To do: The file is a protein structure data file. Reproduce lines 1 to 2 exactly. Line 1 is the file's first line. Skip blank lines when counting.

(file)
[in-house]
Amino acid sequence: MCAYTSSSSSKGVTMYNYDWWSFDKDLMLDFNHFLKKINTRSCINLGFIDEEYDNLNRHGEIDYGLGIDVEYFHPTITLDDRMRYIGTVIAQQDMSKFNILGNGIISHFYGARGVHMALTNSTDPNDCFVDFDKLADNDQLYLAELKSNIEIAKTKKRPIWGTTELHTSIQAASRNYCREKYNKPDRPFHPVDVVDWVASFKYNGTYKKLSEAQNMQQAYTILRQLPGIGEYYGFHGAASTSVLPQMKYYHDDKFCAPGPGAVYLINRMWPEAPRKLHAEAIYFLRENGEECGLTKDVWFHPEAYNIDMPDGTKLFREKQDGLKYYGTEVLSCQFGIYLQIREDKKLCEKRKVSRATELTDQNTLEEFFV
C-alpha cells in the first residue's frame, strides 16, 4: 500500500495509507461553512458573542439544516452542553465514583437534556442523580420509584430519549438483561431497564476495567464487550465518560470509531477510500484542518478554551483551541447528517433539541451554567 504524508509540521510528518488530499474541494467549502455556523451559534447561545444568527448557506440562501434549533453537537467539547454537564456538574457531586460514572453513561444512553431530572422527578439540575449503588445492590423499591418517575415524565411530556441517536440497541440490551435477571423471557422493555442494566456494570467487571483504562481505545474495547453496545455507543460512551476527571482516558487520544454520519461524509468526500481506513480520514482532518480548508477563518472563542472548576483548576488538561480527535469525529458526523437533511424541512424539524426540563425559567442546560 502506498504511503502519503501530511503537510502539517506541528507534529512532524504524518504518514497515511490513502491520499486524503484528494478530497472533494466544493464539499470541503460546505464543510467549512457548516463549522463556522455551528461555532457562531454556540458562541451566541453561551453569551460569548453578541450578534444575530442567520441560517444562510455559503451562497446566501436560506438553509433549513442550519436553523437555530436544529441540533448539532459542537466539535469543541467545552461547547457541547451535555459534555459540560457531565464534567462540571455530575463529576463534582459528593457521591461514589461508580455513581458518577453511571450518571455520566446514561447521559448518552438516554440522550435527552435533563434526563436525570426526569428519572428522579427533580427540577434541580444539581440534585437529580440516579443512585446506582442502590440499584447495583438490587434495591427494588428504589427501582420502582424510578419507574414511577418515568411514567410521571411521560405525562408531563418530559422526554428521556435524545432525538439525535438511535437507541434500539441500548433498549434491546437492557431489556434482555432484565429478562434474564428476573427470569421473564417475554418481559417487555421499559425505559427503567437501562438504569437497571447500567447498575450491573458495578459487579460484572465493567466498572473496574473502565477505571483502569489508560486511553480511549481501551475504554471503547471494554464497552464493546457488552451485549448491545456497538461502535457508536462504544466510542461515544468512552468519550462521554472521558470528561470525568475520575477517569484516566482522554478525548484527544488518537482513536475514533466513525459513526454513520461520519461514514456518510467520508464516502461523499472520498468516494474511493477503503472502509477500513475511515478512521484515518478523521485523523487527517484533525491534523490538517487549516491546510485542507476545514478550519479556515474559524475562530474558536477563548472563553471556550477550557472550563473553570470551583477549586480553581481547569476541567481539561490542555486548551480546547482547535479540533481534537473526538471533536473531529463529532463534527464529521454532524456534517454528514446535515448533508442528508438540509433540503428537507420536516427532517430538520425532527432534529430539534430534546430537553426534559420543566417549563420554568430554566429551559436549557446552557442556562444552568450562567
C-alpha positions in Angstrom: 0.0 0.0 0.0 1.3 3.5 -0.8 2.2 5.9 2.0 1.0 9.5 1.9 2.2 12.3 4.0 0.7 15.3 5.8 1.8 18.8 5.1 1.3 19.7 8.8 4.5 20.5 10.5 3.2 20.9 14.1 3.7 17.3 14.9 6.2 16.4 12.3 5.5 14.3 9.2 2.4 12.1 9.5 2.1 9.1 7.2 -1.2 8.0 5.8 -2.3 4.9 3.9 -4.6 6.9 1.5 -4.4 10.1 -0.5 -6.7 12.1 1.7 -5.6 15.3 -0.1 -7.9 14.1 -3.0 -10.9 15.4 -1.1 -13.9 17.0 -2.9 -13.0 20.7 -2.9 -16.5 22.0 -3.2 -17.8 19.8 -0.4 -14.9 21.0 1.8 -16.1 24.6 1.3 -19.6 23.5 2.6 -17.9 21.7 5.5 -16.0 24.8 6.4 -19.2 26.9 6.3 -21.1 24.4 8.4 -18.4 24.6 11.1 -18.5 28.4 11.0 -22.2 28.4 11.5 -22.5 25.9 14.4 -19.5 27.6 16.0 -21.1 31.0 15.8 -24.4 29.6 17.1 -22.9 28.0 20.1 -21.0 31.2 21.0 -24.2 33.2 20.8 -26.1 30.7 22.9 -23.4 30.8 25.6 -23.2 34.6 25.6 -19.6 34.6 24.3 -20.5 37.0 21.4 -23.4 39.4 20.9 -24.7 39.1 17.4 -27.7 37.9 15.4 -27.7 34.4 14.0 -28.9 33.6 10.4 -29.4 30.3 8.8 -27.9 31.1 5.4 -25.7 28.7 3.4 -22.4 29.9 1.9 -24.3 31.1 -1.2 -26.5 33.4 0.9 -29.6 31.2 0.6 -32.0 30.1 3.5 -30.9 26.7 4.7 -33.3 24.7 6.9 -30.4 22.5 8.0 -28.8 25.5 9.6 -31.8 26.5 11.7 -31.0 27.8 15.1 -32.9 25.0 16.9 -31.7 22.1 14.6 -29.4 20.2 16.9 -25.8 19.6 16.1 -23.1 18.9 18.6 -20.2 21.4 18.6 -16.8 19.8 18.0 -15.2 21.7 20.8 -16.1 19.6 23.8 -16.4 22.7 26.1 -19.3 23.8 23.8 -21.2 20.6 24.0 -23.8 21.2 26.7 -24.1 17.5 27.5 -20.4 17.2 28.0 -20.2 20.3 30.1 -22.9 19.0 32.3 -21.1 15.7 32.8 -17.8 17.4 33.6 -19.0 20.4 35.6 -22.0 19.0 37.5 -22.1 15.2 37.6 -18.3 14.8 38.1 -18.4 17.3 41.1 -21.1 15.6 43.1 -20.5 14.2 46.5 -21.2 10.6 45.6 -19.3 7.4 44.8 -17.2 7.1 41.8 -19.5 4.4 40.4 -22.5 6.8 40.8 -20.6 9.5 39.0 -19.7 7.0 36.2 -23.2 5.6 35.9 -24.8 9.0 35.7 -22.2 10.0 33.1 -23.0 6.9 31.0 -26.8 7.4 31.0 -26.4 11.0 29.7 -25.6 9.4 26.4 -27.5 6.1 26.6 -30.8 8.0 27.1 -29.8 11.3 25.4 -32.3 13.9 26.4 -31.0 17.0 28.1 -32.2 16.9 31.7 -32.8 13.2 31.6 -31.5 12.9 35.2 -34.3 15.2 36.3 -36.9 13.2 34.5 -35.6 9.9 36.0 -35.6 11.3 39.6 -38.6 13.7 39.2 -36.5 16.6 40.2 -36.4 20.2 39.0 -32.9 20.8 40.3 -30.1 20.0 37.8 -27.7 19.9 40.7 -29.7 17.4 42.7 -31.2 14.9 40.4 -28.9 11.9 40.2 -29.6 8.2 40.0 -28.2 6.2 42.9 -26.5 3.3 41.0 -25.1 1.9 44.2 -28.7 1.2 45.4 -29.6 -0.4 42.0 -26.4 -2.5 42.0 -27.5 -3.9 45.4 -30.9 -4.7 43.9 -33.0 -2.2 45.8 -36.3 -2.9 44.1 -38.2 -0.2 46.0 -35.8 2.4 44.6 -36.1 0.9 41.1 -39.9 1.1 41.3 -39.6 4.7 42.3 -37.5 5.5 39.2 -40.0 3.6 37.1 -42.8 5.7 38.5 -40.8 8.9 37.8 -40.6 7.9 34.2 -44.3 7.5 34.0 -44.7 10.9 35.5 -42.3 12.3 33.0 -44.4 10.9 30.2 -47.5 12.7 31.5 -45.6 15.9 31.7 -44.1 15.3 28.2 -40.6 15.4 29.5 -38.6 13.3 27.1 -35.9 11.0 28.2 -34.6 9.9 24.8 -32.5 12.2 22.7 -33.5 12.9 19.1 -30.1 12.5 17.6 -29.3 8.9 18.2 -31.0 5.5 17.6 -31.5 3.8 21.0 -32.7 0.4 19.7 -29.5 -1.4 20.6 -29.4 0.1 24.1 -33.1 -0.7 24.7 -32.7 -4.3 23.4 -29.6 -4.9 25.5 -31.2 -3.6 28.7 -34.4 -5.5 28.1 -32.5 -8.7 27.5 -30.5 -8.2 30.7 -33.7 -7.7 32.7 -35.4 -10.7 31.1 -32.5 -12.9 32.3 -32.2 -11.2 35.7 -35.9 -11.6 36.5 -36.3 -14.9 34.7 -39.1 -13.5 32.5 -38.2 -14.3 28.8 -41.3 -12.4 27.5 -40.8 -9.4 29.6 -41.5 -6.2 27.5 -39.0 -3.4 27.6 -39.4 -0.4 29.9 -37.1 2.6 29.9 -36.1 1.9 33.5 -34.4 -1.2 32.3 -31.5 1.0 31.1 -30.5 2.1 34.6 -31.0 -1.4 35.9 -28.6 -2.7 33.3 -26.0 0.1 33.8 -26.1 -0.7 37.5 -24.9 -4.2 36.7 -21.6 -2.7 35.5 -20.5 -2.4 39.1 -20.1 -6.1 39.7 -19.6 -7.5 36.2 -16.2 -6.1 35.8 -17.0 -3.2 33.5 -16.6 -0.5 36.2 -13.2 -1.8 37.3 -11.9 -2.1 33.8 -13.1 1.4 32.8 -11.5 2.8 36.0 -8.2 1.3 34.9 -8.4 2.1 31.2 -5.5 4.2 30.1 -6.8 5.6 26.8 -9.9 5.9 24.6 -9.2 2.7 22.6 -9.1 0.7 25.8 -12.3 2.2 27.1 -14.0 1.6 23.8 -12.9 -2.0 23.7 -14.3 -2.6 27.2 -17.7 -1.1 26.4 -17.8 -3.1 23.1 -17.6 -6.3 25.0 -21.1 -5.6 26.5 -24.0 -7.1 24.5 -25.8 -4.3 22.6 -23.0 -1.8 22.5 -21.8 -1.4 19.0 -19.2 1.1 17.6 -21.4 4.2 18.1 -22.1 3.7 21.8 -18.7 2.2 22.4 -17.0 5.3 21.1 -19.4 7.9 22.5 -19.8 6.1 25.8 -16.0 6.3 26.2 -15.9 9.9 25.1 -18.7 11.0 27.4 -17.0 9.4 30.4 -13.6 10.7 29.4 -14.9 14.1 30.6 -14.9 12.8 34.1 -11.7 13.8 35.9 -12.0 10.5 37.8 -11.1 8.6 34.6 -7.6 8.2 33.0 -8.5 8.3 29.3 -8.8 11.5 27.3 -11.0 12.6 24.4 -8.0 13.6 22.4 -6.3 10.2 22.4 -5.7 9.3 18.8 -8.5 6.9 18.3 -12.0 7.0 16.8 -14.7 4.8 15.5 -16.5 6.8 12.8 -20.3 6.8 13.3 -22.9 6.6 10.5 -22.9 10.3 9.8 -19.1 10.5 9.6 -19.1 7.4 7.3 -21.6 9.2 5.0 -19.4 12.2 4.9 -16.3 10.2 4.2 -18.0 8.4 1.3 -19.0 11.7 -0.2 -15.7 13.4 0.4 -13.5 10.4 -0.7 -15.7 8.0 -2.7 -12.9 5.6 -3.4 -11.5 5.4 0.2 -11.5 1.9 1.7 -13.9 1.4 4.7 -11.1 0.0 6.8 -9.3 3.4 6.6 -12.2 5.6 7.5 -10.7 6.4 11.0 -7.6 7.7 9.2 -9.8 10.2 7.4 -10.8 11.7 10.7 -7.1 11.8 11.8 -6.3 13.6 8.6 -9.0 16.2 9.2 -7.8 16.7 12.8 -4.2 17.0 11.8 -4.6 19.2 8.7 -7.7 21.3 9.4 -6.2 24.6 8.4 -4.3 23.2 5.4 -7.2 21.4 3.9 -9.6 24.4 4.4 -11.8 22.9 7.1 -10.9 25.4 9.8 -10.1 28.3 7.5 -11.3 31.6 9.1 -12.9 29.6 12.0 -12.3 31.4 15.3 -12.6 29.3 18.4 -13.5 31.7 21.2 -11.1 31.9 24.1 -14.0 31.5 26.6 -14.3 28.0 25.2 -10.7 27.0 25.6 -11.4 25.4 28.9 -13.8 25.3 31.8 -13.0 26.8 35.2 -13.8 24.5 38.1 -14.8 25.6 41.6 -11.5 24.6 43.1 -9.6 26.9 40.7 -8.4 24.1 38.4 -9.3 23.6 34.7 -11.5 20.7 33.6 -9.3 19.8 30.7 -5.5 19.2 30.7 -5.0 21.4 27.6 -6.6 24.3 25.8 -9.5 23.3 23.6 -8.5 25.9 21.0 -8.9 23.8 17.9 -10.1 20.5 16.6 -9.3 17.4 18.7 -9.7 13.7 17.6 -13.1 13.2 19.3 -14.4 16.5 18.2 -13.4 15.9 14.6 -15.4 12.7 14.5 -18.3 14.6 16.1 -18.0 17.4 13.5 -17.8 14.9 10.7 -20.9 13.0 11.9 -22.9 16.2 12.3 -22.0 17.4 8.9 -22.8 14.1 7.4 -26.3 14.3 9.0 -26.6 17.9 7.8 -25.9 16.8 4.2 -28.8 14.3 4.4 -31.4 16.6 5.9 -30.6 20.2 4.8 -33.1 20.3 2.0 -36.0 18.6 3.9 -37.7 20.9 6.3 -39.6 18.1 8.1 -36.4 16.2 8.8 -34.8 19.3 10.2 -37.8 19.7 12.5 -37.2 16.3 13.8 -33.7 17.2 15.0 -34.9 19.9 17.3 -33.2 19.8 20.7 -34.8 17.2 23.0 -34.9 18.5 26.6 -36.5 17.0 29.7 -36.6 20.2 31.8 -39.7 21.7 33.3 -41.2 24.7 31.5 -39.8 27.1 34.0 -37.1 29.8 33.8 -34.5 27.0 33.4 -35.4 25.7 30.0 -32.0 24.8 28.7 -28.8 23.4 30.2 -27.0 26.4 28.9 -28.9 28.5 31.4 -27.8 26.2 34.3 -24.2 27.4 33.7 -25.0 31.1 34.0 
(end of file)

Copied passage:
[in-house]
Amino acid sequence: MCAYTSSSSSKGVTMYNYDWWSFDKDLMLDFNHFLKKINTRSCINLGFIDEEYDNLNRHGEIDYGLGIDVEYFHPTITLDDRMRYIGTVIAQQDMSKFNILGNGIISHFYGARGVHMALTNSTDPNDCFVDFDKLADNDQLYLAELKSNIEIAKTKKRPIWGTTELHTSIQAASRNYCREKYNKPDRPFHPVDVVDWVASFKYNGTYKKLSEAQNMQQAYTILRQLPGIGEYYGFHGAASTSVLPQMKYYHDDKFCAPGPGAVYLINRMWPEAPRKLHAEAIYFLRENGEECGLTKDVWFHPEAYNIDMPDGTKLFREKQDGLKYYGTEVLSCQFGIYLQIREDKKLCEKRKVSRATELTDQNTLEEFFV